It isn't so much a dream of mine so much as a personal goal to eat at least one animal native or killed in a specific country. So far I've tackled boar bushmeat from Africa, though I'm not sure which country, alligator and elk from the US, rabbit from France, and now, the noble yak from Tibet.
Lhasa Cafe has always been on my culinary bucket list, though I haven't found any dining partners game enough to attend. When two friends suggested an outing to try yak dumplings, Keepitcoming and I were only too excited to go. Depending on whether you're a glass half full or glass half empty person, Lhasa can be seen as cozy or homey. Either way, it's tucked into Main Street with colorful peace flags outside and is home to many native Tibetan dishes.
All beverages were house made, so it was only natural that I order the strangest item on the menu- buttered and salted tea. It may have been reaching a little far, because what I received was the liquefied equivalent of brie cheese in a mug, according to Keepitcoming, with a strange buttery thickness and definite salinity. I would liken this to being the Asian equivalent of bouillon cocktails of the 1950's, where before dinner drinks were the dinner. After a sip of this, I had had about enough.Keepitcoming and I started with an appetizer of jasha alla, spring rolls with chicken, bean thread, carrots, onions, and celery. What attracted me to these was that the display photo resembled not typical spring rolls, but flat, square patties stuffed with colorful fillings and a thicker shell. They came out with two sauces and an onion slaw on top. The base roll was rather bland, with the earthiness of the bean threads primarily dominating the flavor. A quick dip of the sauces solved that, but it was a primarily acidic flavor overall, with the crispiness of the shells comprising the bulk of the texture as well.There are few phrases in the English language more tantalizing than "yak dumplings." These phrases include "basket of puppies," "Hunter green MGB," and "02 Clos Ste. Hune," but none were to be had at the cafe, save the aforementioned dumplings. Yak is supposedly healthier than beef, pork, or chicken, so I can eat twice the beast for the price of one. Ah, Asia. I went all out and ordered a selection of dumplings with vegetable, chicken, beef, potato, and yak. While the dumplings were mighty tantalizing and cooked to perfection, it was impossible to discern, flavorally, between yak and beef as they were both seasoned with the same quintet of spices and were all ground up in the dumpling.All the dumplings were juicy, but unfortunately underseasoned, and required my heavy handed saucing abilities to make them a little sweeter. The sugar in the orange sauce provided a nice counterbalance to the saltiness of each dumpling. Luckily, K also ordered yak, though in a less processed form, and was gracious enough to give me a taste. It was very tender and toothsome with a nice give and hardly any chew at all! With this new insight in mind, I'd liken it to thinly shaved beef, similar to that found on cheesesteaks. It's not fatty at all and has a distinct flavor, though not gamey. I could see myself making a stellar yakwich with that meat, given the opportunity.Keepitcoming ordered an eggplant special that came with a lentil soup and rice. Unlike my dish, she found hers to be oversalted and had to keep drinking water throughout the evening. The rice was seasoned like many Indian restaurants with cardamom and butter, and she enjoyed the texture of the soup. She thought the eggplant was perfectly crisped and sauteed on the edges with the correct mush to crunch ratio, but was again, too salty to properly enjoy.K and Fixie both ordered these gorgeous rolls, and I think that if I were to come here again, I'd be satisfied with one of these rolls and a pile of shaved yak meat, but then again, I'm a simple woman. A Tibetan schwarma, if you will. Being that I'm addicted to steamed rolls, this was a dream come true, with piles and folds of fluffy, yet chewy bread dough and a light crisp on top.Two more potato dishes entered the scene as well, but they were not mine so I don't feel ready to comment on them. However, I can vouch for their looking very appetizing and I'd probably take a chance on my next visit, as well as try their dessert pasta with brown sugar. Lhasa Cafe is definitely the kind of place I'd frequent repeatedly as I'm a sucker for hole-in-the-wall, foreign establishments, but I need to brush up on my exotic game and find my mojo before I take a chance on another strange dish.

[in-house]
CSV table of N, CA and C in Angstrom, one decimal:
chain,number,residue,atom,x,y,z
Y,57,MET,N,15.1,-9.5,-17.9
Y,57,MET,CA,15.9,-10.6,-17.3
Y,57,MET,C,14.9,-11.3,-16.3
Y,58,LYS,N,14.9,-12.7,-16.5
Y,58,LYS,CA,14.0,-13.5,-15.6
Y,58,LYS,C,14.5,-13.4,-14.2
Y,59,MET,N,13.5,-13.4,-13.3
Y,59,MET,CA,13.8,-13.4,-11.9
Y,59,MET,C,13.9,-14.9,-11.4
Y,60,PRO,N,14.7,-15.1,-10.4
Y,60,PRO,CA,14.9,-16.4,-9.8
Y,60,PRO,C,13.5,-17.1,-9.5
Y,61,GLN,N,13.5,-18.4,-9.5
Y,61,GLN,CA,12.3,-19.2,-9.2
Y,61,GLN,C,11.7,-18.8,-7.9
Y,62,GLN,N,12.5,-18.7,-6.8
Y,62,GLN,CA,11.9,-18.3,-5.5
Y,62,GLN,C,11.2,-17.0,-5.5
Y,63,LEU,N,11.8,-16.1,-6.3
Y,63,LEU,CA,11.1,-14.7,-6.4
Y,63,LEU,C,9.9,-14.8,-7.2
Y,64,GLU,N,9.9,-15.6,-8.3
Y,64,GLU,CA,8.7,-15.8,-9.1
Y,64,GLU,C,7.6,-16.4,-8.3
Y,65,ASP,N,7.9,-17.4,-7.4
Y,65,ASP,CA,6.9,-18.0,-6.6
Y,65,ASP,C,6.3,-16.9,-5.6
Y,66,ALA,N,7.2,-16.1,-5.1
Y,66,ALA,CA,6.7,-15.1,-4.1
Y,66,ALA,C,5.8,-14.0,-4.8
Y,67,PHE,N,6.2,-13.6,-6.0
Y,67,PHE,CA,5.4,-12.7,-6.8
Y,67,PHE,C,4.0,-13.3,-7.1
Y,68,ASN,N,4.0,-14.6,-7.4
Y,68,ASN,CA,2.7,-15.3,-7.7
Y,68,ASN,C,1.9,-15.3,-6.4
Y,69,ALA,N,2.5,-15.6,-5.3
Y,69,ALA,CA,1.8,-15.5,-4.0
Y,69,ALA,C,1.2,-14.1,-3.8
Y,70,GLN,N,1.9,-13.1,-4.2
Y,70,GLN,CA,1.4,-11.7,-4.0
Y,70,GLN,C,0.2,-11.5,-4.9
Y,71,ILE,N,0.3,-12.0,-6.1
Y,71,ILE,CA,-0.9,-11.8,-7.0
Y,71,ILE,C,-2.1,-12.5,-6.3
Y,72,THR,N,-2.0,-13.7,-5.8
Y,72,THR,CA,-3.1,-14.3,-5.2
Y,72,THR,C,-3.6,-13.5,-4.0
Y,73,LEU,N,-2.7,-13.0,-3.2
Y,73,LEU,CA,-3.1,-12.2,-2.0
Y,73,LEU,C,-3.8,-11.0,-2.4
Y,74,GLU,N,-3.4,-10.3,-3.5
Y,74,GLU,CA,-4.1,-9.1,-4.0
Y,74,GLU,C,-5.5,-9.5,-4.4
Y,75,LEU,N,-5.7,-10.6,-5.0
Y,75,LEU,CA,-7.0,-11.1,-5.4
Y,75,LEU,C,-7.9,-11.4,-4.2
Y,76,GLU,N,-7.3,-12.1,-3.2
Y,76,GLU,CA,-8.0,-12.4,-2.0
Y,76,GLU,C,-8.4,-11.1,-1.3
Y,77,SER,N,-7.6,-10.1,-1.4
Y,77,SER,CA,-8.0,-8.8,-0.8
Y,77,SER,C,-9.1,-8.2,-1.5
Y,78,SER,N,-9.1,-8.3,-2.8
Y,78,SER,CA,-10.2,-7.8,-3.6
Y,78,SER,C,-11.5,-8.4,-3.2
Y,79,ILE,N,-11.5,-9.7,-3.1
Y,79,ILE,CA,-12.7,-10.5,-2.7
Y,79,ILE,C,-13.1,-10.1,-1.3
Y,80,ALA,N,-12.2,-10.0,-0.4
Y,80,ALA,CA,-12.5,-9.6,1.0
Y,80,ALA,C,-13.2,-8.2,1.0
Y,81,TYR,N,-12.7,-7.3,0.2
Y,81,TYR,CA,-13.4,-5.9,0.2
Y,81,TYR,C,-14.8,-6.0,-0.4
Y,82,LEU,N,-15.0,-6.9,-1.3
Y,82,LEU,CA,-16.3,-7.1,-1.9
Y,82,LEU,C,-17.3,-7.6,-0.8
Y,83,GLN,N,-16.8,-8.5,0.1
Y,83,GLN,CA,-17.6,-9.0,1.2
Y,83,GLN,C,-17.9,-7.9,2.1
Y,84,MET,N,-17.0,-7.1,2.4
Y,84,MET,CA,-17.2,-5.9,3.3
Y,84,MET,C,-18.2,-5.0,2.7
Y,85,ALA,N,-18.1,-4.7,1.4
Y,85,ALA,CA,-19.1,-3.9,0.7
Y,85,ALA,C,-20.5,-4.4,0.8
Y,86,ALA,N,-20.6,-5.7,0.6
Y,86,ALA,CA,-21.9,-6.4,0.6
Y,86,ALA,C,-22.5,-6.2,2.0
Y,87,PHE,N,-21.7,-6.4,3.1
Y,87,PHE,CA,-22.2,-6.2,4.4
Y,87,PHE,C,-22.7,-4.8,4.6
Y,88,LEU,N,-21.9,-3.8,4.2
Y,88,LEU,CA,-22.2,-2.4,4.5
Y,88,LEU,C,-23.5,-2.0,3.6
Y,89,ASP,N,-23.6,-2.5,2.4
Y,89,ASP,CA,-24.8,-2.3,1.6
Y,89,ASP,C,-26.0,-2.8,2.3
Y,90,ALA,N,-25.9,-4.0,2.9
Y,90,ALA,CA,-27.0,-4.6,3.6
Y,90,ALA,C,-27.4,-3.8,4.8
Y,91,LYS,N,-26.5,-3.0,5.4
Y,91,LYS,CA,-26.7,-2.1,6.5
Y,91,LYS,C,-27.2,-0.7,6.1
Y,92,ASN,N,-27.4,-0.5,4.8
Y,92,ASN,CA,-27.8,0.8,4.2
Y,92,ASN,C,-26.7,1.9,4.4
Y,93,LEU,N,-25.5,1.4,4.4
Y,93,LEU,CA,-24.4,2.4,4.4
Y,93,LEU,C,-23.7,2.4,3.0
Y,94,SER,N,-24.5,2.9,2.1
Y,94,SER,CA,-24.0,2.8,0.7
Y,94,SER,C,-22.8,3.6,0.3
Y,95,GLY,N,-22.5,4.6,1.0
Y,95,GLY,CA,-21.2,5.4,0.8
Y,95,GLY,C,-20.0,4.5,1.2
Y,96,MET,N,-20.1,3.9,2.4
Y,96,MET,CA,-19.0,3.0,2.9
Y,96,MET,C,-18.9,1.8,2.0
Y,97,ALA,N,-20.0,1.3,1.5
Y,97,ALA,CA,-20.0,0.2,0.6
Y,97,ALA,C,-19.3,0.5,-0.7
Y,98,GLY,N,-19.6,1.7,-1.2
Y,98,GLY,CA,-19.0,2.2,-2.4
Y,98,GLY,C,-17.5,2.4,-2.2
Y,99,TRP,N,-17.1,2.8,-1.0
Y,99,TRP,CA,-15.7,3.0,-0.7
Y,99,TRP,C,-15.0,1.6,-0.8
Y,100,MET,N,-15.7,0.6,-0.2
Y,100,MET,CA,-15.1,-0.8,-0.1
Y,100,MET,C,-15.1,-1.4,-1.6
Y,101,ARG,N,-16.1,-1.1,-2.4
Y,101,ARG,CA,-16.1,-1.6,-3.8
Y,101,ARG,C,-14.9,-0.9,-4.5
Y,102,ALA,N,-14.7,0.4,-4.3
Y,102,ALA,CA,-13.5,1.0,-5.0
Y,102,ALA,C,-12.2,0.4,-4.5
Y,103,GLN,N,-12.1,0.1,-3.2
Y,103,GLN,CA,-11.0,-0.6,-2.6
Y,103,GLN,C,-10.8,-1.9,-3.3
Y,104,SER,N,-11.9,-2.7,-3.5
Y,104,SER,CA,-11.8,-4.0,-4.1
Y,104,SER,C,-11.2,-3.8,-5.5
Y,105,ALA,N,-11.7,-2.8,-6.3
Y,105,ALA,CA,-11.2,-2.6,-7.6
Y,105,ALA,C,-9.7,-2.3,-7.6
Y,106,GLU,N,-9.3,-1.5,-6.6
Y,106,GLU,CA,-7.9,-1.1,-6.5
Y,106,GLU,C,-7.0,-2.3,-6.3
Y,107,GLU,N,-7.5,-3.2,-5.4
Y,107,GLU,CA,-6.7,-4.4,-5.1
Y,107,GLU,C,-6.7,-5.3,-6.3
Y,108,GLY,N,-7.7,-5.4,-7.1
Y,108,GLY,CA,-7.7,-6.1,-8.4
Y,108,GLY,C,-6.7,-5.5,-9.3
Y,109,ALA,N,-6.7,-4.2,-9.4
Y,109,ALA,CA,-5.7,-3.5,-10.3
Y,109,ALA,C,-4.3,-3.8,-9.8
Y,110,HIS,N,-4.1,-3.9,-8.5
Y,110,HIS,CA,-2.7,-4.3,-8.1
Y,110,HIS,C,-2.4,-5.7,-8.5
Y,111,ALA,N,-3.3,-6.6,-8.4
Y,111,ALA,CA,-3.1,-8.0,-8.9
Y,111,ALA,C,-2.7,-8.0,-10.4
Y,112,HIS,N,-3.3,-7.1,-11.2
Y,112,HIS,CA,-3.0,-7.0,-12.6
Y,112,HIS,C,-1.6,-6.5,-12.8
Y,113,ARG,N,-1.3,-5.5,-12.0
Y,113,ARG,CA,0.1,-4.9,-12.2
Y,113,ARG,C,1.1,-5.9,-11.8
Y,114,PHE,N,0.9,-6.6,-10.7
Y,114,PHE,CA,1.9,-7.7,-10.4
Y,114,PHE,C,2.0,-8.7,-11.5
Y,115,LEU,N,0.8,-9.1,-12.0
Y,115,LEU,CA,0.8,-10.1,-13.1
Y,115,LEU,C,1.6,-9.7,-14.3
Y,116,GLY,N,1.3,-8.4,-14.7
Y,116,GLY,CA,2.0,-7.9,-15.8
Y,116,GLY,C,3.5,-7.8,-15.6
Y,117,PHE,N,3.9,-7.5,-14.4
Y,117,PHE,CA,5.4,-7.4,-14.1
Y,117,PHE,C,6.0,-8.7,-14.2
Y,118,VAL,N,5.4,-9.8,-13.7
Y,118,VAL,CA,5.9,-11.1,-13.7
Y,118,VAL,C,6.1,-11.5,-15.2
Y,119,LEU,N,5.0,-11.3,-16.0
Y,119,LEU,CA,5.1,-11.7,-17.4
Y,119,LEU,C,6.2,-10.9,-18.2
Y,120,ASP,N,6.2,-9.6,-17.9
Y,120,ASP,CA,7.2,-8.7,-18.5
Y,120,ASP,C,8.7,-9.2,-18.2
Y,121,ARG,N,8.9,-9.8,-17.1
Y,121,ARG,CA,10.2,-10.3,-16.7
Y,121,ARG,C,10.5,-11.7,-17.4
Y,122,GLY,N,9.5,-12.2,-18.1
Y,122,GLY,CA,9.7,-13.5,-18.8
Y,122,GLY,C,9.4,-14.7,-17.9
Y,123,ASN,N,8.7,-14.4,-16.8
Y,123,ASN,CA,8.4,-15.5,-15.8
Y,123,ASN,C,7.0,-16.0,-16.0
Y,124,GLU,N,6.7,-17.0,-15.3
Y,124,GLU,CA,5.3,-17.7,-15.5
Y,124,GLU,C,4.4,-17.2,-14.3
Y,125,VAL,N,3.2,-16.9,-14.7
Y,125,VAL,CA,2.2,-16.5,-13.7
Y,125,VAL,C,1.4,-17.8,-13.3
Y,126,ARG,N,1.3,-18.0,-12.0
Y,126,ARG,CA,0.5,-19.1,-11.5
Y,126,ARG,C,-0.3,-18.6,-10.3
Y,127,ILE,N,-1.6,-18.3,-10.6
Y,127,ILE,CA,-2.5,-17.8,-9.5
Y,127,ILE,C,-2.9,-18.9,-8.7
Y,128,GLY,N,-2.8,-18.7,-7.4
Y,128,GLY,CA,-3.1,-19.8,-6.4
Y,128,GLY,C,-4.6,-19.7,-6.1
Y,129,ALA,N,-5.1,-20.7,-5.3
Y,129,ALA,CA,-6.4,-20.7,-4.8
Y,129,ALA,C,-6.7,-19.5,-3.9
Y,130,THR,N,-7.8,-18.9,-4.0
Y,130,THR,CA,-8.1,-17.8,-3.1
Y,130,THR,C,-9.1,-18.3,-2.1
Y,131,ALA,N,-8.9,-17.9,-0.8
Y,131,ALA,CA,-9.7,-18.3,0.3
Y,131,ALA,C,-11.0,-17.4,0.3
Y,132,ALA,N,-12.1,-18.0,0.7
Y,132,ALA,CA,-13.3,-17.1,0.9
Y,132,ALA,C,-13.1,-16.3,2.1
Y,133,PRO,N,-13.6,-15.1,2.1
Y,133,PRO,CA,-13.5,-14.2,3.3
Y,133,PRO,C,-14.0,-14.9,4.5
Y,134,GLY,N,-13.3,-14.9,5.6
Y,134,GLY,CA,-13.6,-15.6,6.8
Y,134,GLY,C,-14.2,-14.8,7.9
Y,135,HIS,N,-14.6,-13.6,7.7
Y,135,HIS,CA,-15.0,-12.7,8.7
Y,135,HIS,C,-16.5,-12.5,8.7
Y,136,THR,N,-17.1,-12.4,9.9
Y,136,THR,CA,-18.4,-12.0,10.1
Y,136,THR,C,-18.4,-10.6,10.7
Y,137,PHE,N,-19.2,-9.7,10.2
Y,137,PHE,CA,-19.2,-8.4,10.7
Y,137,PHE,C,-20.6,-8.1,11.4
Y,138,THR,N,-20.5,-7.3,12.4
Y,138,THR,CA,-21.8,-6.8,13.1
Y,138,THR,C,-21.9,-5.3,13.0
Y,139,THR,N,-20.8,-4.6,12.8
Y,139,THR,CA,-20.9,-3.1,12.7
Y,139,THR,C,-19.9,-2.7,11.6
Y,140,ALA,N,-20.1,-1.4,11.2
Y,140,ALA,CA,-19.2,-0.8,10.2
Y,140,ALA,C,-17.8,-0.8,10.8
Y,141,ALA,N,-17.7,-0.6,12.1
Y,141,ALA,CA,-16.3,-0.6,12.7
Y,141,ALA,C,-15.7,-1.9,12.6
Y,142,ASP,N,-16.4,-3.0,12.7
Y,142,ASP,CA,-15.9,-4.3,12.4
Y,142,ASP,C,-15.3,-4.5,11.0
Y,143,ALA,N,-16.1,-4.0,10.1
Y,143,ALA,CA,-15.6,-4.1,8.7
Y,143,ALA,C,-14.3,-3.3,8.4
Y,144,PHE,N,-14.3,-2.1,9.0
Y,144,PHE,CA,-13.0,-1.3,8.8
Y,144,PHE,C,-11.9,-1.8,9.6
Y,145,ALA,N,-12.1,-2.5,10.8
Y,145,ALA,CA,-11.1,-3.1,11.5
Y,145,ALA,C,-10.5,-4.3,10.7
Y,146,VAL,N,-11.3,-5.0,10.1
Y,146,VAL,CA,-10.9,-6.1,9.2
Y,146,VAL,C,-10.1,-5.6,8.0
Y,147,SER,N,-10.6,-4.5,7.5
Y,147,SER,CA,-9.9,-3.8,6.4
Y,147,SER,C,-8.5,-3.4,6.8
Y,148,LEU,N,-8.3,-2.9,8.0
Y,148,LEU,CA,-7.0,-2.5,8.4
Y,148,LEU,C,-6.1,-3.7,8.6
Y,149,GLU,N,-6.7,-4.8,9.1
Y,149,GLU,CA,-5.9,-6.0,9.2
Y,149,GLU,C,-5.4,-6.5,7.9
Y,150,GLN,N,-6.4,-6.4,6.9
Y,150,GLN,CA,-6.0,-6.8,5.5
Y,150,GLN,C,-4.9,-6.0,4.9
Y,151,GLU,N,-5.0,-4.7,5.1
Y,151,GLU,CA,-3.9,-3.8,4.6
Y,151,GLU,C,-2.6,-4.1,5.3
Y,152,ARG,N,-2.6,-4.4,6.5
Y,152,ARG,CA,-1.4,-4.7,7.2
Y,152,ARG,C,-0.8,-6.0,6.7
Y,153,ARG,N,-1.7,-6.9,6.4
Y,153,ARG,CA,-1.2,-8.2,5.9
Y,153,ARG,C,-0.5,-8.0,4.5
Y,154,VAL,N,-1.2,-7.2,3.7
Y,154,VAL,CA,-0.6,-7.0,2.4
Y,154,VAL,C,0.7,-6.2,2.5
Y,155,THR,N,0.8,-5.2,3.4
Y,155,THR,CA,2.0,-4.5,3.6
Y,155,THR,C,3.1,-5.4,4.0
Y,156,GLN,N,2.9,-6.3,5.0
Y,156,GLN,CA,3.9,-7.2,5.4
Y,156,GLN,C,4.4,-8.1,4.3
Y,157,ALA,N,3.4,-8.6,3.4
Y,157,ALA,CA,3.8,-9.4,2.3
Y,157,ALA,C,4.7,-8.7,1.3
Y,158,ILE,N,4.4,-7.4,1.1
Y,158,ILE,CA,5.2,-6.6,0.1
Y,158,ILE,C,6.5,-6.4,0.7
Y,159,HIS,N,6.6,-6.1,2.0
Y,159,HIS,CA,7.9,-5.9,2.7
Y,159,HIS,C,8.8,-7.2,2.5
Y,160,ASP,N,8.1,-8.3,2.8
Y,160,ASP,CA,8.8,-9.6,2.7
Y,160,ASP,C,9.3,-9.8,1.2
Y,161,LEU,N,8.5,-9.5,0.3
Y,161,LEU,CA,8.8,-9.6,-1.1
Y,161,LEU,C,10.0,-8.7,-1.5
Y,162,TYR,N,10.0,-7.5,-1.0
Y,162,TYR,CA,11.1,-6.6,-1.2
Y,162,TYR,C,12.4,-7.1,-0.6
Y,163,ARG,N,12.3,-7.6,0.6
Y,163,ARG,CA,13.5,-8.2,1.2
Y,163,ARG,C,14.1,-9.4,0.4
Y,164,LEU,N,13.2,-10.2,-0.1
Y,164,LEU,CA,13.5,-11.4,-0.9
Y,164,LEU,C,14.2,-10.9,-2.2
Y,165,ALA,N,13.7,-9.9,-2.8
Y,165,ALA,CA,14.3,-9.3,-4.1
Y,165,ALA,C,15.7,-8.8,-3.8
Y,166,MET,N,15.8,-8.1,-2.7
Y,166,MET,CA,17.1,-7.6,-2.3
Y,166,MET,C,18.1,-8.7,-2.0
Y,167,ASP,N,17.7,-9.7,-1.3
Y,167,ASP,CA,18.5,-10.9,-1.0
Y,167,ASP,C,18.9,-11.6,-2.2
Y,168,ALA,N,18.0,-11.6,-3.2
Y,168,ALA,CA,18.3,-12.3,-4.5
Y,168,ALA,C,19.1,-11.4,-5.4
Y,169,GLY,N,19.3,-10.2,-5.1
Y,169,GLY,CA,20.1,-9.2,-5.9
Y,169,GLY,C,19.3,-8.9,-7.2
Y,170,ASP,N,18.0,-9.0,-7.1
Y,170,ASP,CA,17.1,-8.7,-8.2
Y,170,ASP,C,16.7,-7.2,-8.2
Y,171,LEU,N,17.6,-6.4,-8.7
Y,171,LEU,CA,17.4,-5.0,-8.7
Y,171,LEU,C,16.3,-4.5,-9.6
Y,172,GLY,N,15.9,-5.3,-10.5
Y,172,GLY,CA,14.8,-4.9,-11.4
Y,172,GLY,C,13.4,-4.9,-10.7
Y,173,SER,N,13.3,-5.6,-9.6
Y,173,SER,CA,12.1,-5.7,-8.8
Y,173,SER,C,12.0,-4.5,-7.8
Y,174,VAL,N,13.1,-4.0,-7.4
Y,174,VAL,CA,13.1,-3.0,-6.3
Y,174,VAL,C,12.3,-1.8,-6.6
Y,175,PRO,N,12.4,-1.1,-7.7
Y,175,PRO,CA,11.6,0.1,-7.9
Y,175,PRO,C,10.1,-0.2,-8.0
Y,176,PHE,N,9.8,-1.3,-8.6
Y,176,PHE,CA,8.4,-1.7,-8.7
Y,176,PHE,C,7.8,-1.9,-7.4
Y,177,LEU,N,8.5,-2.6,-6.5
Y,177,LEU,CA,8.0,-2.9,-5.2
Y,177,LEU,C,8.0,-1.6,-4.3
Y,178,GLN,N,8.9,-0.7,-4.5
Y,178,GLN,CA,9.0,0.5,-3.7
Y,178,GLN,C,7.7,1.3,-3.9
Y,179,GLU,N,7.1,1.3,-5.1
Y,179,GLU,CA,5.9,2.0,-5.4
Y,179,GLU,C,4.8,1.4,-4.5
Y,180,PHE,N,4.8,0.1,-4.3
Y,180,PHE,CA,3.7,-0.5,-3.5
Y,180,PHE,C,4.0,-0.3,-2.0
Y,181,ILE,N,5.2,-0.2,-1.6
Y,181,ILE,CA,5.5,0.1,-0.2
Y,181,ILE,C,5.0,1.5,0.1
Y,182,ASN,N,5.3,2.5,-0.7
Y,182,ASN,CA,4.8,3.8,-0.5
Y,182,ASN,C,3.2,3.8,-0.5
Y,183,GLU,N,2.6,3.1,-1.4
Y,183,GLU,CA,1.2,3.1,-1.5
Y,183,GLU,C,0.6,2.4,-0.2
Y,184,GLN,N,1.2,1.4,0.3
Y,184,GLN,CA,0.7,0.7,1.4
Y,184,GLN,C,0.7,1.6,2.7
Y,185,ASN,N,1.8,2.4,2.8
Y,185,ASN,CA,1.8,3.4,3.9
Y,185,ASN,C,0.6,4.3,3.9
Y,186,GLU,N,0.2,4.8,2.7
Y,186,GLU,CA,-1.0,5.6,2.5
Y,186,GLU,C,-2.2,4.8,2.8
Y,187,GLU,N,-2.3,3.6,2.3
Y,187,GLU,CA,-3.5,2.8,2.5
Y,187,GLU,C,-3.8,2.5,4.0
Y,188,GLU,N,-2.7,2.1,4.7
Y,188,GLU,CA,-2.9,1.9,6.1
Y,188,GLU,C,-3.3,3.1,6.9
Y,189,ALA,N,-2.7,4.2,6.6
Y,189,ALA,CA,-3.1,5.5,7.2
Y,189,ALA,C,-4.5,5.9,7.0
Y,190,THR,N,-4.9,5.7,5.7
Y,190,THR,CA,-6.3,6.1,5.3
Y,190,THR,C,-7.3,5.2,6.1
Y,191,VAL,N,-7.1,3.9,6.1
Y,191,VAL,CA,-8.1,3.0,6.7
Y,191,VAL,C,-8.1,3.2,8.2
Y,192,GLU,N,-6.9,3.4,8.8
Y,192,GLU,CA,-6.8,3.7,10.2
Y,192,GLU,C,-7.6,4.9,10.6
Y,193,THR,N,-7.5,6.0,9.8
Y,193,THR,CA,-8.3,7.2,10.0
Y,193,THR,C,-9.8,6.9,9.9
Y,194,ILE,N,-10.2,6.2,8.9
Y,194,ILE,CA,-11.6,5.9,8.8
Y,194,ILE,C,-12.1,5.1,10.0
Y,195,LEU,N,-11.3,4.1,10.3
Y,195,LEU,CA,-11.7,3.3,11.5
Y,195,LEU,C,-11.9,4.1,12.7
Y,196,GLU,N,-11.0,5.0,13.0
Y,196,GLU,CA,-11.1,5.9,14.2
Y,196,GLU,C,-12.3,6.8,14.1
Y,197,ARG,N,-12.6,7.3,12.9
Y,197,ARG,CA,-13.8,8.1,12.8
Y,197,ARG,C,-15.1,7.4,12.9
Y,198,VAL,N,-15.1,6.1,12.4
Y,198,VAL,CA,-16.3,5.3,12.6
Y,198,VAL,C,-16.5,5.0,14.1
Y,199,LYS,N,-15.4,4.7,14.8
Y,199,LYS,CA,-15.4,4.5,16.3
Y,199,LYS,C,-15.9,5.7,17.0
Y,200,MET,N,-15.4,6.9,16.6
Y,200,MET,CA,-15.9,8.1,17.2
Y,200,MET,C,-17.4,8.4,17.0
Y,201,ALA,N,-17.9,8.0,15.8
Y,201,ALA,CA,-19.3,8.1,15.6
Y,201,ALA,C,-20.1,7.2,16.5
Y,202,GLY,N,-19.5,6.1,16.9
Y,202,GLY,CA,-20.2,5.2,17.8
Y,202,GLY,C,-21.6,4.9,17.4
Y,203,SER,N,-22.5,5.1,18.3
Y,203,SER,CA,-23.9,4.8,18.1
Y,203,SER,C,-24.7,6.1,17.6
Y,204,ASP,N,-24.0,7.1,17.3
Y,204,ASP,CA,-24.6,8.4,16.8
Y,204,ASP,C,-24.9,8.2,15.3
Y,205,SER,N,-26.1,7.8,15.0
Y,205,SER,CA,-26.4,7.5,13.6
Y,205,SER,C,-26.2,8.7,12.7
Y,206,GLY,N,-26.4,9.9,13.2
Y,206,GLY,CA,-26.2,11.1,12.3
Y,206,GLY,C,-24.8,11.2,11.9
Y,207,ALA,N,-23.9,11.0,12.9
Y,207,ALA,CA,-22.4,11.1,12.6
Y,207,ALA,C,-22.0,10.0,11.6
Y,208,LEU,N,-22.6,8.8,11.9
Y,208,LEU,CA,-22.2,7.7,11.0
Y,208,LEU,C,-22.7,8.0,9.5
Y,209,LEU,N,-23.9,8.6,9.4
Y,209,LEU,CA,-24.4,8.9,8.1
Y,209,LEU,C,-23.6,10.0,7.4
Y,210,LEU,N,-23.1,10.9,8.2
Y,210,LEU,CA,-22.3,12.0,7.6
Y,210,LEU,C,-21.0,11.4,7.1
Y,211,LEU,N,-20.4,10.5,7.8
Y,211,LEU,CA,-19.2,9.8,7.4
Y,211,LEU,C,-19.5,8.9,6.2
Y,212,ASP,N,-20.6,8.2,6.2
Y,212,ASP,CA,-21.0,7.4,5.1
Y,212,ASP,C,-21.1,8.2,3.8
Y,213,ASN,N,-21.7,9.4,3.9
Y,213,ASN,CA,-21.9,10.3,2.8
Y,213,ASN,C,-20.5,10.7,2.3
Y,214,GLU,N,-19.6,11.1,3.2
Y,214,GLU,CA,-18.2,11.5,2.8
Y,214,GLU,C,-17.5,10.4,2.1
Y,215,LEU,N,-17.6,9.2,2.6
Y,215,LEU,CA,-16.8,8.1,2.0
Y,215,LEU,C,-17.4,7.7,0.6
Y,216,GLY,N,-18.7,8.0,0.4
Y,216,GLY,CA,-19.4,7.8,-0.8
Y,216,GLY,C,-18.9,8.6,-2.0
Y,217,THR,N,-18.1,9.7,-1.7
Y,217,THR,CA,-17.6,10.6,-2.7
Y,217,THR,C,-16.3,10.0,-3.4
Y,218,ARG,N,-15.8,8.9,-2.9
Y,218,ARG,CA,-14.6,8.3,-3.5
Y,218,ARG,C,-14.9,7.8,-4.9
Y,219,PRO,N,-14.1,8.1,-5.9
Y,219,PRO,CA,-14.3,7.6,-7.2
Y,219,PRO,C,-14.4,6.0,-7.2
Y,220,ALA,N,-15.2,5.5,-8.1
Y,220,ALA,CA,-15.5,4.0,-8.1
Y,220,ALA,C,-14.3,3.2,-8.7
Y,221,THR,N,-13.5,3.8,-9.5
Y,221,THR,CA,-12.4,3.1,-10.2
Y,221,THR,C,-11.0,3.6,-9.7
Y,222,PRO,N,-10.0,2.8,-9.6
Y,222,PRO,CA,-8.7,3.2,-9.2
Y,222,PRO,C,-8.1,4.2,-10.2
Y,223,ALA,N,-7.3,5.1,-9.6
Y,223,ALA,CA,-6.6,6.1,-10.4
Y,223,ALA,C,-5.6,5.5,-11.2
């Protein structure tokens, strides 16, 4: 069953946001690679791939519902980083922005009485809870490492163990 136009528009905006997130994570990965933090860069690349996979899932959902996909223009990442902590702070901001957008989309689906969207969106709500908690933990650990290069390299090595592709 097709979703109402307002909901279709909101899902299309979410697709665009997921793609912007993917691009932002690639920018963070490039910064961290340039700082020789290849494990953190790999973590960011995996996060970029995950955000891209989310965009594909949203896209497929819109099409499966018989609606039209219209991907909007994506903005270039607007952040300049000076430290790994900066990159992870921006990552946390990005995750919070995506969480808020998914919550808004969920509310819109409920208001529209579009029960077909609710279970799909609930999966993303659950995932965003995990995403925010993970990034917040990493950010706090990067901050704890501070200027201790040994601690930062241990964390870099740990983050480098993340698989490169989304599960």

Labels: 7, asian, meat, restaurant